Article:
Sinus headaches can also be caused by pressure changes in the water, which can result in your sinuses becoming plugged.
If you suffer from this type of headache, there are a couple of measures you can take.
Firstly, consider buying a swimming nose clip. These are comfortable and easy to wear, and they will seal your nostrils so the chlorinated water does not get up there.
We stock a wide range of swimming nose clips which have flexible frames and soft silicone pads for maximum comfort. After a while, you won't even realise you're wearing it.
If you do have some sinus discomfort after swimming, you can also try a salt water spray or saline treatment to rinse out your nasal passages.
What else can cause a swimmer's headache?
Dehydration is another simple but common cause of swimming headaches.
Early morning swimmers are particularly susceptible to this if they haven't hydrated enough the previous night, or that morning. Remember to take a swimming water bottle with you. You can leave it at poolside, and take swigs of water between laps or drills if needed.
A lack of oxygen can be another cause. Not breathing regularly, or holding your breath for too long while swimming, can bring on a headache.
Spend some time watching our swimming stroke technique videos and reading these articles. We cover the correct breathing techniques for all four main swim strokes.
Which swim goggles can help cure my swimming headache?
As mentioned above, swimming goggles are the most common causes of headaches among swimmers.
Wearing goggles that are too tight will trigger a headache in most people, but the levels of severity can vary wildly from person to person.
Some people can be affected quite terribly by these headaches whereas others may only notice a slight uncomfortable feeling. This is why some swimmers can wear their goggles extremely tight and others suffer when they try to do the same.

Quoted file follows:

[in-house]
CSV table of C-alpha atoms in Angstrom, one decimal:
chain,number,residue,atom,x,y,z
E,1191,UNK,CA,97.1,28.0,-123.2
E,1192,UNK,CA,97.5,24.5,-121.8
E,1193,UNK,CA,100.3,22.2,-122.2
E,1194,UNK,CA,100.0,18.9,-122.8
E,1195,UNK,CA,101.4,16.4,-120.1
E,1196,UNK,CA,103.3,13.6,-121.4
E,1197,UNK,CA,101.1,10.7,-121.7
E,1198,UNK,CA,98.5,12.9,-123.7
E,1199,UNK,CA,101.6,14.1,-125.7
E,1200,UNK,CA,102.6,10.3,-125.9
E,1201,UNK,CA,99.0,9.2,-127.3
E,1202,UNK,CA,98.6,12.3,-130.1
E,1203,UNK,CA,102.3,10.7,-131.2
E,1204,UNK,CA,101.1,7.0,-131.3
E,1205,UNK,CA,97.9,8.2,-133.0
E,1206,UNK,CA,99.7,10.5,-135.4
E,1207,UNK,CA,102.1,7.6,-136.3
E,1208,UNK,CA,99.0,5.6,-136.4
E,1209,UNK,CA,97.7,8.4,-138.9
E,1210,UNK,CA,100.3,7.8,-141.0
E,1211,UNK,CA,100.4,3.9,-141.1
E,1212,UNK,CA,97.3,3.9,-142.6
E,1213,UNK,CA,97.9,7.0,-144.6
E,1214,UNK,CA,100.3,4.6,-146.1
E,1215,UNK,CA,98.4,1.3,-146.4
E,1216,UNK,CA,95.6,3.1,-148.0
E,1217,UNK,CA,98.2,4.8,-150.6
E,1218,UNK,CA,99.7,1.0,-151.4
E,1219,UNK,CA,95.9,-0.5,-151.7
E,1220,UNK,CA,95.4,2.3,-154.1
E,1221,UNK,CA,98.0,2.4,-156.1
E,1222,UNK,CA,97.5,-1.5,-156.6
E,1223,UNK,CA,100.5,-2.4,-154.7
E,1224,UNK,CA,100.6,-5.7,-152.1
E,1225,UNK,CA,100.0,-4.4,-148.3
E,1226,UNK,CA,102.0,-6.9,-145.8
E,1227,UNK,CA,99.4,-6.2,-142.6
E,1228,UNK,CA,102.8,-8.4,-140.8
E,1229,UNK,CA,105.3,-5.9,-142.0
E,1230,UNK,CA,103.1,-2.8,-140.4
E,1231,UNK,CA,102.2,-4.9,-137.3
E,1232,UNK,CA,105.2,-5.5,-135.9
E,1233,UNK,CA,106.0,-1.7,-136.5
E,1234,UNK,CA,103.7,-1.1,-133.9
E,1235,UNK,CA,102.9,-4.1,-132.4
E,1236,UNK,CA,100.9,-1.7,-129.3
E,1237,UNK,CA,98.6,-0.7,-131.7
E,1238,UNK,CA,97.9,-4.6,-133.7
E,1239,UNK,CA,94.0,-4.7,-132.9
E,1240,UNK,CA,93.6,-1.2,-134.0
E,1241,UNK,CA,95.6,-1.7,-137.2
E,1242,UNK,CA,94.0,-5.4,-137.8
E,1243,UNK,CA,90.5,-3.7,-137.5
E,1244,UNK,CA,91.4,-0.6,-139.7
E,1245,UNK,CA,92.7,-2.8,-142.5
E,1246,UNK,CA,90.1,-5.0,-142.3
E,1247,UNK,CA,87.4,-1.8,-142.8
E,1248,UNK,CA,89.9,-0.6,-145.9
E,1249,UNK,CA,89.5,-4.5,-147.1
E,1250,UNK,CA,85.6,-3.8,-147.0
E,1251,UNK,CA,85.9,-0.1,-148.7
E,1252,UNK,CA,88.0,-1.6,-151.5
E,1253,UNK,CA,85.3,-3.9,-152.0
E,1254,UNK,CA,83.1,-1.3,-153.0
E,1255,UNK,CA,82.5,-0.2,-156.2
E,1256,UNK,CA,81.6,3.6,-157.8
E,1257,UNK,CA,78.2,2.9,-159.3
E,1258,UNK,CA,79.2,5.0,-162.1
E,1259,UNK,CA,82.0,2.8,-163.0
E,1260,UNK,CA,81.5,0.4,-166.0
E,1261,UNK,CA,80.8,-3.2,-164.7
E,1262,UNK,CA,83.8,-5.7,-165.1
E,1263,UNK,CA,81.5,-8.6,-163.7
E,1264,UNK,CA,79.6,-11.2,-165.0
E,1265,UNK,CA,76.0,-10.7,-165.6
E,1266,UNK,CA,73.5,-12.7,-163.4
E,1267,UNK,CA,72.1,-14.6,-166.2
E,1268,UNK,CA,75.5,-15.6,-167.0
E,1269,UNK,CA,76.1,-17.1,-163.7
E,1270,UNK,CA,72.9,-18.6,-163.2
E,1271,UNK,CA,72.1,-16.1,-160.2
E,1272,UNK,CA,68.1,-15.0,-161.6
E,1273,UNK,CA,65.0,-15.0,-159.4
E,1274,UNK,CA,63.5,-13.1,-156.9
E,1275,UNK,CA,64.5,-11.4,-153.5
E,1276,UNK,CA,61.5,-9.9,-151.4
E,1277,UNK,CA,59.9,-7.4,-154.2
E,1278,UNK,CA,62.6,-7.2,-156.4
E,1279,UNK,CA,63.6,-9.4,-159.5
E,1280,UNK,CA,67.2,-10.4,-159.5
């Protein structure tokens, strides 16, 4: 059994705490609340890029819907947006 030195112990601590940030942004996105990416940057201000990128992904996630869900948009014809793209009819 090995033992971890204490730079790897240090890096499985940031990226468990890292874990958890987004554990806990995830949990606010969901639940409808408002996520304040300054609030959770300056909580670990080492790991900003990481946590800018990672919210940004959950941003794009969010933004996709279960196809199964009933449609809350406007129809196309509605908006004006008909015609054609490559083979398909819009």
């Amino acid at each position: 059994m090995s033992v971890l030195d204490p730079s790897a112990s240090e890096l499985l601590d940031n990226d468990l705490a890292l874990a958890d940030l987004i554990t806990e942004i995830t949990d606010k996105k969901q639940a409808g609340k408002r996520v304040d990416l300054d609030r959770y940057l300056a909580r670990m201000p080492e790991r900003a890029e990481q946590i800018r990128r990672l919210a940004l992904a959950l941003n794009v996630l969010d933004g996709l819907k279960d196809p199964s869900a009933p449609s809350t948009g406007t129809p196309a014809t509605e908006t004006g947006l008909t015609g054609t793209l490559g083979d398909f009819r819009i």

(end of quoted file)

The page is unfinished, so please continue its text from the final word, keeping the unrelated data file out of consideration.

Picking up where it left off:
It all depends on skull anatomy. Some people have a tiny opening in their skull at the inner side of the eye socket just above the eye, known as a foramen. Others have a notch in this area rather than a small opening, which can leave the nerve more exposed and more susceptible to irritation from tight headwear.
There are a range of other factors that can contribute to this type of headache. Athletes with a history of migraines are believed to be more at risk of ECH.
For some people, sticking to goggles that sit above the brow of the forehead, rather than low-profile racing style goggles that sit snug in the eye socket, has proven to be a good way of alleviating the symptoms.
If you're looking for this type of swim goggles, we'd recommend taking a look at the Zoggs Predator Goggles or the Speedo Futura BioFUSE Goggles. They all have larger soft rubber seals to reduce pressure around the eyes and forehead, with a double strap to keep the goggles securely in place.
Of course, if you're a competitive swimmer then you may feel that wearing a pair of racing goggles is key to your performance.
In this case, if you really have to wear small-gasket low-profile goggles for your racing, then we'd advise trying to restrict the time that you're wearing them to a minimum.
Try out some different goggles and strap styles until you find something that is leak-free and comfortable for your head. There are hundreds of subtly different swimming goggles out there to try so it's just a case of finding the style that you prefer, and then finding the perfect pair of goggles for your skull shape.
Click here to browse our full range of swimming goggles from all the top brands.
We'd also advise checking out this excellent swimming goggles video guide from Zoggs. It will give you some great ideas and tips of what to look out for when looking for the perfect fit.